A mail truck driver who had regularly driven the 240 rugged miles from Bourke to Hungerford on the Queensland border recalled for me one his memorable trips in the 1930’s. ‘I loaded the two kids in the front and tied a rope across the open door to keep them from falling out. We got to Bourke at four in the morning and there were Mr and Mrs Drummond waiting for them on the railway platform to take them to Sydney for medical help and a holiday. Geez they were wonderful people! They were like Jesus Christ out here in the bush mate.’
Nancy Bird, Australia’s pioneer woman flier told me how she met Stanley Drummond in Dubbo as a 19-year-old on a barnstorming tour of NSW. ‘He was one of the first people who believed in me as a woman pilot,’ she said. She was soon based in Bourke flying nurses to remote outback villages for the determined minister’s Far West Children’s Scheme. This is the little-known story of a couple who I believe are authentic Australian heroes.
When David Jones arrived in the colony of NSW in 1835, it was still very much a frontier environment. The days when rum had been the currency were not that far behind and the labouring population of Sydney was reputed to be raw and irreligious. Governor Bourke had been wrestling to shift the settlement from dependence on a convict-based work force towards a capitalist economy and participatory democracy.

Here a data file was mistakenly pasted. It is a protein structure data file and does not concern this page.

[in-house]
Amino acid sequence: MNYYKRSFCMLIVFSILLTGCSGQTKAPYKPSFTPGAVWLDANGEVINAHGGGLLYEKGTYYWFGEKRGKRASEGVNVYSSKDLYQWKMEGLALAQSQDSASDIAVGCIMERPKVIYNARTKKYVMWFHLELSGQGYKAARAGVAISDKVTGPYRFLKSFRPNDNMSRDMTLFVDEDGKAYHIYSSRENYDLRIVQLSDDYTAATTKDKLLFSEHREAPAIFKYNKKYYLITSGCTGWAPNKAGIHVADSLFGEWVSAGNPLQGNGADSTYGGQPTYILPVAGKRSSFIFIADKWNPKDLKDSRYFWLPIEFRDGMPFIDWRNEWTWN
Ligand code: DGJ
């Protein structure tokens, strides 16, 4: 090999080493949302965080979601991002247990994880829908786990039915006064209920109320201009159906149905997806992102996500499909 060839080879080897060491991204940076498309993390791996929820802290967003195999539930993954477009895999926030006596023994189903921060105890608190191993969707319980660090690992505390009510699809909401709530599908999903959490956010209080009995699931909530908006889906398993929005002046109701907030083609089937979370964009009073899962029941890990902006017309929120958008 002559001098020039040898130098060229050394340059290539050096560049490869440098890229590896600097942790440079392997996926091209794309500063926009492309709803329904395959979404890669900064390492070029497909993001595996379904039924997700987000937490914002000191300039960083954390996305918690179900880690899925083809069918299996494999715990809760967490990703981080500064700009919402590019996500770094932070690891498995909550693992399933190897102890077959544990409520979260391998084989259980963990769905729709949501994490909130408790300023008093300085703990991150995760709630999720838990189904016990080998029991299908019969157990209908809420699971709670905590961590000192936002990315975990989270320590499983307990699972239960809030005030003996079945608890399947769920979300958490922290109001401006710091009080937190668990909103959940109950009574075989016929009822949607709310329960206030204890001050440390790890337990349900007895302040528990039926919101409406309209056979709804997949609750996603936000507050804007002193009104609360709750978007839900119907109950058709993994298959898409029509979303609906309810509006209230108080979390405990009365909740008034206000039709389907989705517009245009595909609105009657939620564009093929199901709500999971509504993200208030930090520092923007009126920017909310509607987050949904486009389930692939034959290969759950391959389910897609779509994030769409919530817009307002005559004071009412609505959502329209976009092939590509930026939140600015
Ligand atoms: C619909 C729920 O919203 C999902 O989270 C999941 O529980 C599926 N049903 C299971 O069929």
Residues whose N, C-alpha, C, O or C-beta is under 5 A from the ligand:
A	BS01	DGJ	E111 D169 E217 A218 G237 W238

The colony offered opportunity to talented, but little-educated settlers to rise in the social scale and develop gifts that had remained hidden at home. David Jones proved to be one of these and he not only prospered but he also became a respected civic leader in Sydney. Sadly, the true source of the spirit of excellence he brought to the business life of the city has not only been forgotten it’s been abandoned.
The young Welshman had absorbed a strong ethic of honesty and hard work through living in Congregational church communities in Wales and London. He faced a tough challenge after crossing 14,000 km of ocean to set up shop in a hard-nosed business community that was aggressively expanding the colonial economy of the mid-1800’s. This is the story of how he and a unique community of Christian entrepreneurs, set about changing that culture and shaping Australia.